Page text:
Yesterday, though, I stayed out late. I saw some human girls near the movie area. Their parents were nowhere near. I watched the three of them braid the others’ hair and share snacks and sit together on the edge of the crowd. They had bags of food they shared with each other and they never seemed worried about being away from their mamas for too long.

I just wanted to know that I was normal, that I was good, that Mama felt the same way about me.

She didn’t.

Knees weak, I slump over into one of the chairs and hold my bag of popcorn to my chest. Mama wasn’t mad. She was more than that. I could see the fury in her dark eyes like it was a tempest over the sea.

Her lips pressed tight together, making the pink gloss she’d worn disappear as the lines in her face deepened. Eyebrows scrunched together, hands on her hips, she yelled. Mama yells a lot, but never directly at me. I felt as though a ship had slammed into me.

Even when I said sorry, she kept at it. She stepped towards me and I backed away. She wasn’t acting like Mama. She was someone else, someone scary and mean and angrier than a great white after it has lost its meal.

Somehow we made it outside. We were at the edge of the rocks. The ocean was icy under my heels, urging me to take another step back as it nipped at my bare skin.

“You have never appreciated everything I have done to raise you.”

My heart pounded in my ears. I do. I did. I just had questions.

Mama was in front of me, a looming force. She said more angry things. Her hands were on my arms and she squeezed hard enough to make me cry.

I’m sorry. I’m sorry. I’m sorry.

I don’t know if she could hear me. Snot trickled down my face. We stepped further back. The ocean was at my knees.

I didn’t ask for it to help me. I really didn’t, but Mama was yelling and I just wanted it to stop.

The water swelled up from my knees, to my thighs, and then to my waist. We hadn’t moved back. The water was rising, its surface bubbling along to my pleas for her to stop. When she shook me again, the ocean retaliated.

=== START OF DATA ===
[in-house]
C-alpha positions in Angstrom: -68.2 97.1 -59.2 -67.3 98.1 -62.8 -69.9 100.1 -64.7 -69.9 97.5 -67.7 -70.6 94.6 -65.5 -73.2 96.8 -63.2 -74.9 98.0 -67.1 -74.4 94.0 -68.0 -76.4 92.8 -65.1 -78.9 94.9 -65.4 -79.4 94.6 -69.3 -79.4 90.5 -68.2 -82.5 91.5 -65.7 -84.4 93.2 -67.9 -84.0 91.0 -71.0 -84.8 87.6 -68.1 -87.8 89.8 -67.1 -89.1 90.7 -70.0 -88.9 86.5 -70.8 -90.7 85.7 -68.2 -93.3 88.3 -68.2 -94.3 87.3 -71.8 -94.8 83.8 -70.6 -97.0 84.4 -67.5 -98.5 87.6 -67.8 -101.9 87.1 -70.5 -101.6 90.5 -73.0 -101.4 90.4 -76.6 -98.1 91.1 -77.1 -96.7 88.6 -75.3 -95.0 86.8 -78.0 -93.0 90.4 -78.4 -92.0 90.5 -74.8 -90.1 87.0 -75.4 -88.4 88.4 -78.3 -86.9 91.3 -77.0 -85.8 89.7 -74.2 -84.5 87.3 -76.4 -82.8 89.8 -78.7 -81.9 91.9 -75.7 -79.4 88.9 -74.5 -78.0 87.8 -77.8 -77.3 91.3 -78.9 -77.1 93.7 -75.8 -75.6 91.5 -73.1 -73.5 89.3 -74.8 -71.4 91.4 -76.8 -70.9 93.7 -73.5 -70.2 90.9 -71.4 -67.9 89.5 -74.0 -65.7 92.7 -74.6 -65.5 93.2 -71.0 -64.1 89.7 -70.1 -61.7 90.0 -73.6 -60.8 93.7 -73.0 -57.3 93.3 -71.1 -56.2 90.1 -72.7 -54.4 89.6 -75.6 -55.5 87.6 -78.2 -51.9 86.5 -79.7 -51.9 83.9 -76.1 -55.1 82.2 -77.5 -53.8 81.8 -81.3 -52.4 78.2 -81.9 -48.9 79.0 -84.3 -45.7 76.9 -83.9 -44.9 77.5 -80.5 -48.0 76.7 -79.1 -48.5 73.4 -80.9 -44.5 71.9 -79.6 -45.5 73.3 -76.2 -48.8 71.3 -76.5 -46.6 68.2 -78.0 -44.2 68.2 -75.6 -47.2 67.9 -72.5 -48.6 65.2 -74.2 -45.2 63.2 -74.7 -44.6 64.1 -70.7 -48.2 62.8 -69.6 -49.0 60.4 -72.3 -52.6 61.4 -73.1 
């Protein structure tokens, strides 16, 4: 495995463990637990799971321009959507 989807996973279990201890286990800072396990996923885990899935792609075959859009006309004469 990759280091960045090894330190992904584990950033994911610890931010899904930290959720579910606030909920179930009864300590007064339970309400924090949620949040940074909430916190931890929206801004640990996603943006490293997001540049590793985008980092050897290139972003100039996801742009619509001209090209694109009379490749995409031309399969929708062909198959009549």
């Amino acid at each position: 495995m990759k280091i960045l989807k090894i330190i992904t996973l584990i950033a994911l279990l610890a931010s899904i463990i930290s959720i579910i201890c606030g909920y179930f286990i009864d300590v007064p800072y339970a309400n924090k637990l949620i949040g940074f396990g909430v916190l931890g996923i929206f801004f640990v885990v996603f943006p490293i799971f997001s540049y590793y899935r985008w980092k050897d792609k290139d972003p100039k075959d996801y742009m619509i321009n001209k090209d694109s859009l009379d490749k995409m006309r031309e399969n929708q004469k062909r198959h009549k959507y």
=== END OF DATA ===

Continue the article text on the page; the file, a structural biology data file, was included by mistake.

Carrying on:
The wave that crashed between us flung me backward from her. I tumbled under the water, gasping for air, flinging my arms out to try to stop my continuous rolls. Nothing I did mattered. I had no control. Mama had told me not to touch the water until I was ready and I didn’t know what she meant until that moment.

Shaking the thoughts from my head, I push up from the chair. The water put me back onto land shortly after. I was fine. Mama didn’t say another word last night. She merely watched me, a thin line of blood running down from her lip. The water came between us, stopped the fight, and we went to bed.

She was fine. I was fine. We were fine.

I make a game of stepping back into my own footprints as I take my bag of popcorn home. Mama should be back by now. She’ll have found something else to eat. We can sit by the fire and share some food and I won’t ask questions and everything will be just like it was before last night.

The sand turns into rock which leads me to the front of our home. Everything seems fine until I step inside. Mama isn’t here. Her things from the corner are gone. Everything is gone besides the paintings on the wall and the starfish in the corner.

I stumble to the middle of the cavern. This is a game. Mama is going to jump out and surprise me. She’s trying to make up for last night. We’re okay. We’re supposed to be fine. It was a fight, not the end of the world.


It’s not fine.

I walk to where her things were and touch my fingers to the message written in red paint.

You’re officially a Syren

Her necklace is hung on a rock jutting out just above the words. A black pearl in a silver, crescent moon. The symbol of our people.

My people.

I sink down to the ground and let my eyes fall on the starfish. Maybe he’s not a lucky, little star. Maybe he’s just a problem Mama didn’t want to deal with.

Like me.

Author’s Note:

I was invited on a weekly writing challenge with two brilliant writers, Bridgette White and Anna Loscotoff. This week I spent time working through the prompt by detailing a background to a character I’m using in a future novel.

Prompt: A young child makes a discovery

To see the work of the other writers, click the links below: